When an NFL team acquires a troubled wide receiver who's played 11 games the past five years, it's usually not worth more than a few lines of agate type. When the wide receiver is Josh Gordon, and the acquiring team is the New England Patriots, one has to wonder if there's something going on beneath the surface.
So began our weekly text chat with NFL insider Ian Rapoport, who's seen enough of Bill Belichick up close to know the enigmatic coach might have something up the sleeves of his hoodie.
There are all kind of backstories about why Cleveland parted with the dynamic Gordon when it did, including the most recent report that Gordon misled the Browns about an injury sustained during a commercial shoot. Regardless, the Browns finally had their fill, and the fact that they were able to get anything for Gordon counts as an upgrade. Unless, of course, Gordon, returns to being the player he was in 2013, when he made 87 catches for 1,646 yards, because then they might be kicking themselves.
It can be moves like this one that helps explains how the Patriots have been the best franchise in football for the better part of two decades. Sometimes it's about recognizing a player who still has something left. Other times it's acknowledging when it's time to cut the cord. Which is worth mentioning now because of the predicament the Giants find themselves in after two games. With the second pick April's draft, the Giants could have selected the presumptive successor to Eli Manning in Sam Darnold. Instead, they went with running back Saquon Barkley, which makes all kinds of sense if you think Manning has two or three good years left.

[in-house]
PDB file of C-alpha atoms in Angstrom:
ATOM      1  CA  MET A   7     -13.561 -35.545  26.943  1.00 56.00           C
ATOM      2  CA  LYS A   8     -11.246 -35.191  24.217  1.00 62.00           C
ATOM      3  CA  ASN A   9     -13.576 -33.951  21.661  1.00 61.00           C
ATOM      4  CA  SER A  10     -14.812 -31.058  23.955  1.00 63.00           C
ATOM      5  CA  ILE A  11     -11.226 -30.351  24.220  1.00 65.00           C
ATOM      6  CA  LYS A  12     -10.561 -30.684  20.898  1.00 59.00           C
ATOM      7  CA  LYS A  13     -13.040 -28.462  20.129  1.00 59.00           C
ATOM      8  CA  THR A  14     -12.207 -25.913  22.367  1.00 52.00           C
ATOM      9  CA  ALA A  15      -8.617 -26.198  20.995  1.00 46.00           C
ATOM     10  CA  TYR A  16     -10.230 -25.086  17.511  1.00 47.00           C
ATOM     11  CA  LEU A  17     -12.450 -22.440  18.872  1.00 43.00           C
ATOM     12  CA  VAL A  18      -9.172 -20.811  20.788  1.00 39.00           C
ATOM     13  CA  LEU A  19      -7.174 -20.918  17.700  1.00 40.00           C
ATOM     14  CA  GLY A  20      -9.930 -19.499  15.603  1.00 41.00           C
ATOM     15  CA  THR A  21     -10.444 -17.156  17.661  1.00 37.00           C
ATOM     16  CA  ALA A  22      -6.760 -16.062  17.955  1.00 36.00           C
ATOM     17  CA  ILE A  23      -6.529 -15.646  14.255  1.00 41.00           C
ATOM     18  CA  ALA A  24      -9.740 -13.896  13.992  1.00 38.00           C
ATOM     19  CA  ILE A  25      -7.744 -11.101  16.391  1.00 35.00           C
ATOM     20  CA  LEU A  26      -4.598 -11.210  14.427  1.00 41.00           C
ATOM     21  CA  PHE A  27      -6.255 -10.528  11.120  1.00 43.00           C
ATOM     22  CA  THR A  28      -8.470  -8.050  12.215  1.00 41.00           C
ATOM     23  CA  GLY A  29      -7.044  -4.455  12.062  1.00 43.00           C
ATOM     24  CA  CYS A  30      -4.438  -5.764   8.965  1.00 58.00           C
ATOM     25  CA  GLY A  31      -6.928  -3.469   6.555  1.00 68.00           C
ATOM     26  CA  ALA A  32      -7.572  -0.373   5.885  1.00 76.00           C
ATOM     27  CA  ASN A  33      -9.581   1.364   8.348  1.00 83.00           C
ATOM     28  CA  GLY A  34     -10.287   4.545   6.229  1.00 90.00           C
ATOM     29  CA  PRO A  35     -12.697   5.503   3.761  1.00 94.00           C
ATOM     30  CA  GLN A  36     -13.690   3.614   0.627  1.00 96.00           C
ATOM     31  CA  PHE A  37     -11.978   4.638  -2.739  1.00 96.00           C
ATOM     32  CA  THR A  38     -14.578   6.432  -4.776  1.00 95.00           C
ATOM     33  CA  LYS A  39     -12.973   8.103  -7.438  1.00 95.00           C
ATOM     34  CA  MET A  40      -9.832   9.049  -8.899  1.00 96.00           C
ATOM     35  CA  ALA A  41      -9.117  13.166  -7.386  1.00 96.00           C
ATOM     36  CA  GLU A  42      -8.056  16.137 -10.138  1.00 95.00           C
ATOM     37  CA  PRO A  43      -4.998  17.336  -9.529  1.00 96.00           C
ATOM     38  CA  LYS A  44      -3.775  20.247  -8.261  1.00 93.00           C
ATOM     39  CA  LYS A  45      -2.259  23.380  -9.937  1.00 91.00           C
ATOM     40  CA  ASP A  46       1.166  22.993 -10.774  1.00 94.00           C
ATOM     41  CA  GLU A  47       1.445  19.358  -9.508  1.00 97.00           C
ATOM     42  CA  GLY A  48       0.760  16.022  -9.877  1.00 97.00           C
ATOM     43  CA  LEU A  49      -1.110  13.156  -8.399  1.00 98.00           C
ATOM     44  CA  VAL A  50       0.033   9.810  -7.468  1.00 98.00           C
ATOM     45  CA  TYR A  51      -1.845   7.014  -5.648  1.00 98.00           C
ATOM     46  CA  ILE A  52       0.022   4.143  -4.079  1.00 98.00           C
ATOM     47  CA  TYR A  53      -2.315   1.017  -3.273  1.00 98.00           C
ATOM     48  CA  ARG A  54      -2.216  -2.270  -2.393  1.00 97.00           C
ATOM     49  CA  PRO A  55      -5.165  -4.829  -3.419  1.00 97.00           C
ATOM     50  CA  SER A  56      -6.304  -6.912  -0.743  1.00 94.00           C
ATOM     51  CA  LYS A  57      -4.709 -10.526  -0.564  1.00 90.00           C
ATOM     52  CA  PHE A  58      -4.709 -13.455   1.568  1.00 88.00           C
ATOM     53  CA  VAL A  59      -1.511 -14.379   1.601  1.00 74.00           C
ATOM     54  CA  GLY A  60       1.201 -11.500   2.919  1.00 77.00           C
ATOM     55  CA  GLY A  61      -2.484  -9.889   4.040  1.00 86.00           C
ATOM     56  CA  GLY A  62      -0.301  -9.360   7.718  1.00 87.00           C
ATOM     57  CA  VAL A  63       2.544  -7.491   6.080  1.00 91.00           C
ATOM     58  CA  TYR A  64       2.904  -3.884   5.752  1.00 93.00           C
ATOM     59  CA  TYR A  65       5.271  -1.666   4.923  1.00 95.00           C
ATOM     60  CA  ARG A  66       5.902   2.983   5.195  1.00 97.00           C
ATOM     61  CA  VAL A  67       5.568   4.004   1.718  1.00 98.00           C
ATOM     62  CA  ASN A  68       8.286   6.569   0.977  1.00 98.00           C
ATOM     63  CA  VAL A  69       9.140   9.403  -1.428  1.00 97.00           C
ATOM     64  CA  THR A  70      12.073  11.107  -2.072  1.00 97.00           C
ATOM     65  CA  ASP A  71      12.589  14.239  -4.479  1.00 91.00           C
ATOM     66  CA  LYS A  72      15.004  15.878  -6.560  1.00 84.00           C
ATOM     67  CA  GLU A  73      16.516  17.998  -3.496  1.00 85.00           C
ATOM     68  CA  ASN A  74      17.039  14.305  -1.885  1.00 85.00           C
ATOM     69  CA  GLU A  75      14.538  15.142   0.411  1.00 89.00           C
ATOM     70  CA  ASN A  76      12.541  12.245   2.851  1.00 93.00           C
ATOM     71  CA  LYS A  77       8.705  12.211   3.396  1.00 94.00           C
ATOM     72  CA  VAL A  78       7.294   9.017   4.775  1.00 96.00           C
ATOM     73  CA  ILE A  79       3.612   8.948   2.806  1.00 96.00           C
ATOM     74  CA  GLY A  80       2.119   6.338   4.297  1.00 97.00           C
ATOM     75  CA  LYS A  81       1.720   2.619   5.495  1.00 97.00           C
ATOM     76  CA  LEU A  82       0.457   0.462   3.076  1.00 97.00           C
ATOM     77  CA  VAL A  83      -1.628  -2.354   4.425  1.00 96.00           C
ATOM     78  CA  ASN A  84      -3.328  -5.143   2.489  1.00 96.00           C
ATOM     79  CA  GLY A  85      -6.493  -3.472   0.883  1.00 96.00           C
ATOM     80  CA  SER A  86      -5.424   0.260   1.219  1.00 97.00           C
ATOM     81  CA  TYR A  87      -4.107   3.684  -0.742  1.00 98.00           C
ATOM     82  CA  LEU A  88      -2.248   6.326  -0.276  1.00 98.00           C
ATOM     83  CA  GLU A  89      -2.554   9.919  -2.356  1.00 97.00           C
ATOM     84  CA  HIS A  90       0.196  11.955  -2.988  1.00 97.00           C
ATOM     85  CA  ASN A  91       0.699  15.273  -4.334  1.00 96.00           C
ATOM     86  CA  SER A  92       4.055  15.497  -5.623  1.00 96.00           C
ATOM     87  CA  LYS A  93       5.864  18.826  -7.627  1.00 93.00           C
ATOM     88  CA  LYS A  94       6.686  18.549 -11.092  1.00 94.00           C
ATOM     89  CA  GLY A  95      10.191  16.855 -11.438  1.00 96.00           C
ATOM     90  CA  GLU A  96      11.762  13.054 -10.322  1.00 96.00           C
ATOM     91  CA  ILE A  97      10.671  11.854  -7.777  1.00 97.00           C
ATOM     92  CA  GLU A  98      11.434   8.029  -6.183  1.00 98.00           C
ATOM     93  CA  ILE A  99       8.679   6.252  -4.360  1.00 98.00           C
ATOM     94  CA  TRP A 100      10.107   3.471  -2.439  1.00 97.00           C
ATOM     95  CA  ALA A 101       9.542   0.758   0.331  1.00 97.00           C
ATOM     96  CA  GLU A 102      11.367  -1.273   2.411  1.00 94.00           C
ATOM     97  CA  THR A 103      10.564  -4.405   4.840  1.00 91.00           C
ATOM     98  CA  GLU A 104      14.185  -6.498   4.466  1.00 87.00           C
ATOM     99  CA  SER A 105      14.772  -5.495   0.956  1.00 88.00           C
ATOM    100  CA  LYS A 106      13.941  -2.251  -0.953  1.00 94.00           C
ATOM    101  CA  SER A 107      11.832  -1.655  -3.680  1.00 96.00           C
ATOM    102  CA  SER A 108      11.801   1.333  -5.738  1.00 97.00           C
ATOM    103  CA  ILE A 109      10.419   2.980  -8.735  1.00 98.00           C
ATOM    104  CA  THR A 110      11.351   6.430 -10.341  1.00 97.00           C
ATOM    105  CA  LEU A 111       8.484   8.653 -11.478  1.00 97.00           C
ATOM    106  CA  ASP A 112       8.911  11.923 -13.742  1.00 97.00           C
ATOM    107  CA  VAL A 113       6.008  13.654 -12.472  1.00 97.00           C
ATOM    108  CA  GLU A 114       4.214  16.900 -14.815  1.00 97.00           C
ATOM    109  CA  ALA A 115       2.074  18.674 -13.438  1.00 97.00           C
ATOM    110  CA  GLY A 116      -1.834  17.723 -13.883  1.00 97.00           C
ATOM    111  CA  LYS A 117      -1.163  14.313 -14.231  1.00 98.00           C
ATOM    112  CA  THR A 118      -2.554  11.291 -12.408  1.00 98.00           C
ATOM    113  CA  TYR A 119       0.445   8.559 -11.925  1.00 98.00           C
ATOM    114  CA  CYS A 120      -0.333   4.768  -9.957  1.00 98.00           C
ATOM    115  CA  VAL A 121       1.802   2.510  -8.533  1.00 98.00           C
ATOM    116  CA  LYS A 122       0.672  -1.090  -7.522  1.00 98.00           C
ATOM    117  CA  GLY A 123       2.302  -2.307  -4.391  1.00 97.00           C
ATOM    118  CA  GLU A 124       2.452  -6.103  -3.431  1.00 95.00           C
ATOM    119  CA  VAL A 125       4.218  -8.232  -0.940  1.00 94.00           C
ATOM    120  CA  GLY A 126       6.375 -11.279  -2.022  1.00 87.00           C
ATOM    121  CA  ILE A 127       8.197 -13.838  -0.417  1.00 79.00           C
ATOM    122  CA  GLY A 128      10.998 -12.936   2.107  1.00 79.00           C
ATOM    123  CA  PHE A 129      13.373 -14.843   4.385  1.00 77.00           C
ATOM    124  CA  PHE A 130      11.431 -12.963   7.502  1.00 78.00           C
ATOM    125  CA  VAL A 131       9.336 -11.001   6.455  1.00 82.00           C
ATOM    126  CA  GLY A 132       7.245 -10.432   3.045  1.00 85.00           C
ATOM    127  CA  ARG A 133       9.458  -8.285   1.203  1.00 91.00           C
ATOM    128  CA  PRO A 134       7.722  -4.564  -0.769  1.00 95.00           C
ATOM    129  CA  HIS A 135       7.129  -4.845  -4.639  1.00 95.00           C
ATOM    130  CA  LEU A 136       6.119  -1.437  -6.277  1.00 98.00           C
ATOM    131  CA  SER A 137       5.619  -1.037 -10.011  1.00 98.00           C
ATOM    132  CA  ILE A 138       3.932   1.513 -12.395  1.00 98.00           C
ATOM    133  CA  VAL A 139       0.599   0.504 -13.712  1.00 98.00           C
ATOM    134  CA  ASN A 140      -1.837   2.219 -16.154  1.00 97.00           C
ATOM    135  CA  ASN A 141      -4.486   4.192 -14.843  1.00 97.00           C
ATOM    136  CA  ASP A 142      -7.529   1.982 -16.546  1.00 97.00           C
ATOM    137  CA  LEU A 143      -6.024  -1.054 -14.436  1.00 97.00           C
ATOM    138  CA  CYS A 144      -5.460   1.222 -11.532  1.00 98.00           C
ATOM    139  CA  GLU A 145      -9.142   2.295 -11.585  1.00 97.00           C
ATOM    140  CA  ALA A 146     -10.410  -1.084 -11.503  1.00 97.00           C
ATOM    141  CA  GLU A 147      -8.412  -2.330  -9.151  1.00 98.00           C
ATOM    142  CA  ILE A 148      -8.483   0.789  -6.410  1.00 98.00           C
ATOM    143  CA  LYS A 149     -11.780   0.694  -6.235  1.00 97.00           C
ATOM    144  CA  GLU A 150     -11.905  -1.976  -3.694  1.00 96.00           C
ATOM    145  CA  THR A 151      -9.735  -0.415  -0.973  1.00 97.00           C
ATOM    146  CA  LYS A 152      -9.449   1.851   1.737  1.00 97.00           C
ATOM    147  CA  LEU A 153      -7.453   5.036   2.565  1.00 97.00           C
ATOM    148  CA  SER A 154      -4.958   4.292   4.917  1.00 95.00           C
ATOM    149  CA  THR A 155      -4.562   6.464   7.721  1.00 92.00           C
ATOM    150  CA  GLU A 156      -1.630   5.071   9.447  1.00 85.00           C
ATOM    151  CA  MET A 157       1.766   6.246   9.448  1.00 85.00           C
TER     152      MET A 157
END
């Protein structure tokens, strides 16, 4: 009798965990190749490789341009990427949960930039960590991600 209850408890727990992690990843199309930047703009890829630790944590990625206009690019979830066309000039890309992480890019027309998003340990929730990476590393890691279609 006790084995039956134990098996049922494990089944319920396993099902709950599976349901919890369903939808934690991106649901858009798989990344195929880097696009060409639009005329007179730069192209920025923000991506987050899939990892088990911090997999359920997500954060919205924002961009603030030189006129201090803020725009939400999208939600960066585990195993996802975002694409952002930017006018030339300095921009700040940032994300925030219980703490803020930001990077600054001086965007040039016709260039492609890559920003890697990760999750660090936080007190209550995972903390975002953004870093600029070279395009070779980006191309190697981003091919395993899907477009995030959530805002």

But when the two-time Super Bowl winner struggles as he has to start the year, you wonder if the end is sooner than you think.